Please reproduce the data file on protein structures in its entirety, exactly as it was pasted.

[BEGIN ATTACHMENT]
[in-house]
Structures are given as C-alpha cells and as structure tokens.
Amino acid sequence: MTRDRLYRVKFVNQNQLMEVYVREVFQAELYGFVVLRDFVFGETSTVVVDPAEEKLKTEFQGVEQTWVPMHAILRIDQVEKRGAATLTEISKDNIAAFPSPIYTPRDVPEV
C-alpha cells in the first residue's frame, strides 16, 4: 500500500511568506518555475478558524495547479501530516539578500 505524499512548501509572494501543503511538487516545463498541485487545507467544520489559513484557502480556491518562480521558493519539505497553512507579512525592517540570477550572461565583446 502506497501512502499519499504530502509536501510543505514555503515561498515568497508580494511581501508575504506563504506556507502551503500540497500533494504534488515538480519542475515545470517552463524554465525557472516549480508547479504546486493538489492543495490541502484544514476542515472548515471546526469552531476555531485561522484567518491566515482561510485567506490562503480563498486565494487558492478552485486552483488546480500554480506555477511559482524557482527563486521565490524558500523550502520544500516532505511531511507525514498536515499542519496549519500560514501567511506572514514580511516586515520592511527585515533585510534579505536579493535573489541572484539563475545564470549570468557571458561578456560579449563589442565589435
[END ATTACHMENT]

[in-house]
Structures are given as C-alpha cells and as structure tokens.
Amino acid sequence: MTRDRLYRVKFVNQNQLMEVYVREVFQAELYGFVVLRDFVFGETSTVVVDPAEEKLKTEFQGVEQTWVPMHAILRIDQVEKRGAATLTEISKDNIAAFPSPIYTPRDVPEV
C-alpha cells in the first residue's frame, strides 16, 4: 500500500511568506518555475478558524495547479501530516539578500 505524499512548501509572494501543503511538487516545463498541485487545507467544520489559513484557502480556491518562480521558493519539505497553512507579512525592517540570477550572461565583446 502506497501512502499519499504530502509536501510543505514555503515561498515568497508580494511581501508575504506563504506556507502551503500540497500533494504534488515538480519542475515545470517552463524554465525557472516549480508547479504546486493538489492543495490541502484544514476542515472548515471546526469552531476555531485561522484567518491566515482561510485567506490562503480563498486565494487558492478552485486552483488546480500554480506555477511559482524557482527563486521565490524558500523550502520544500516532505511531511507525514498536515499542519496549519500560514501567511506572514514580511516586515520592511527585515533585510534579505536579493535573489541572484539563475545564470549570468557571458561578456560579449563589442565589435